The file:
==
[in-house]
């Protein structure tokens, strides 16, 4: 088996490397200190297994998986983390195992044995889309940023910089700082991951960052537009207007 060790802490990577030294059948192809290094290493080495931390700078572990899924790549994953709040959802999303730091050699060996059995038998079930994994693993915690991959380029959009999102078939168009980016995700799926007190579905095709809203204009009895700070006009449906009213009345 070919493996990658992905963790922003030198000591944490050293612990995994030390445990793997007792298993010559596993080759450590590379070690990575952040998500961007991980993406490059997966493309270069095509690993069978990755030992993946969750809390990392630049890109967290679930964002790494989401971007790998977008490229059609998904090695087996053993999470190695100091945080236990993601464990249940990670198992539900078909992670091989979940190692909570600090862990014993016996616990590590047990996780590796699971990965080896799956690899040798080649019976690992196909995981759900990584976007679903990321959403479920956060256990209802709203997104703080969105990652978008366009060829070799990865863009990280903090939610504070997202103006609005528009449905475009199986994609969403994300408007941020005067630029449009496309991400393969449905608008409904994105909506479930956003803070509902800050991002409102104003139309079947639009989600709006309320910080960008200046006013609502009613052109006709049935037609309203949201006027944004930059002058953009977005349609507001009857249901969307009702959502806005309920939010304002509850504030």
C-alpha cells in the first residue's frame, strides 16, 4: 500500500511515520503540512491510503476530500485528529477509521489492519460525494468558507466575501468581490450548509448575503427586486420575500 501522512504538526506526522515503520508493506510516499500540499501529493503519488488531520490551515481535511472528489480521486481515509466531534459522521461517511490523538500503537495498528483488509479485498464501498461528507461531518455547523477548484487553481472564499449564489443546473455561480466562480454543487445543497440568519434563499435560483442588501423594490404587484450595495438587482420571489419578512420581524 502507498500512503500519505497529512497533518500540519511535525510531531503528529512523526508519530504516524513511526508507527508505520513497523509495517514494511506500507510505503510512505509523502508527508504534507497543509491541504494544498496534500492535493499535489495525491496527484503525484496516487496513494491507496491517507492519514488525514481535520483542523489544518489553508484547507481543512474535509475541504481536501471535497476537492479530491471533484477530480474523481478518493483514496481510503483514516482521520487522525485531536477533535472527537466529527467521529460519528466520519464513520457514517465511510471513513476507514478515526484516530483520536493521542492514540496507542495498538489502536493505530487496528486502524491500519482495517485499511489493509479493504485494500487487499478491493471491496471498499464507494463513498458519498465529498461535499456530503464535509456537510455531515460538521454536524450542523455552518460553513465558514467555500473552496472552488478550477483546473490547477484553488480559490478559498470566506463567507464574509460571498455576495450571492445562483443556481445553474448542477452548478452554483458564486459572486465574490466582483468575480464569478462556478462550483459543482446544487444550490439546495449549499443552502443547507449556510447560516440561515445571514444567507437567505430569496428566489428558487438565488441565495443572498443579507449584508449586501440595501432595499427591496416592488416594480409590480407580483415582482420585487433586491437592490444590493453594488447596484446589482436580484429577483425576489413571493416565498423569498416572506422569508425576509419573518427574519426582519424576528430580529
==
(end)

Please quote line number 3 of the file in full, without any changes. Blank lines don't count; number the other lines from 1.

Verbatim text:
C-alpha cells in the first residue's frame, strides 16, 4: 500500500511515520503540512491510503476530500485528529477509521489492519460525494468558507466575501468581490450548509448575503427586486420575500 501522512504538526506526522515503520508493506510516499500540499501529493503519488488531520490551515481535511472528489480521486481515509466531534459522521461517511490523538500503537495498528483488509479485498464501498461528507461531518455547523477548484487553481472564499449564489443546473455561480466562480454543487445543497440568519434563499435560483442588501423594490404587484450595495438587482420571489419578512420581524 502507498500512503500519505497529512497533518500540519511535525510531531503528529512523526508519530504516524513511526508507527508505520513497523509495517514494511506500507510505503510512505509523502508527508504534507497543509491541504494544498496534500492535493499535489495525491496527484503525484496516487496513494491507496491517507492519514488525514481535520483542523489544518489553508484547507481543512474535509475541504481536501471535497476537492479530491471533484477530480474523481478518493483514496481510503483514516482521520487522525485531536477533535472527537466529527467521529460519528466520519464513520457514517465511510471513513476507514478515526484516530483520536493521542492514540496507542495498538489502536493505530487496528486502524491500519482495517485499511489493509479493504485494500487487499478491493471491496471498499464507494463513498458519498465529498461535499456530503464535509456537510455531515460538521454536524450542523455552518460553513465558514467555500473552496472552488478550477483546473490547477484553488480559490478559498470566506463567507464574509460571498455576495450571492445562483443556481445553474448542477452548478452554483458564486459572486465574490466582483468575480464569478462556478462550483459543482446544487444550490439546495449549499443552502443547507449556510447560516440561515445571514444567507437567505430569496428566489428558487438565488441565495443572498443579507449584508449586501440595501432595499427591496416592488416594480409590480407580483415582482420585487433586491437592490444590493453594488447596484446589482436580484429577483425576489413571493416565498423569498416572506422569508425576509419573518427574519426582519424576528430580529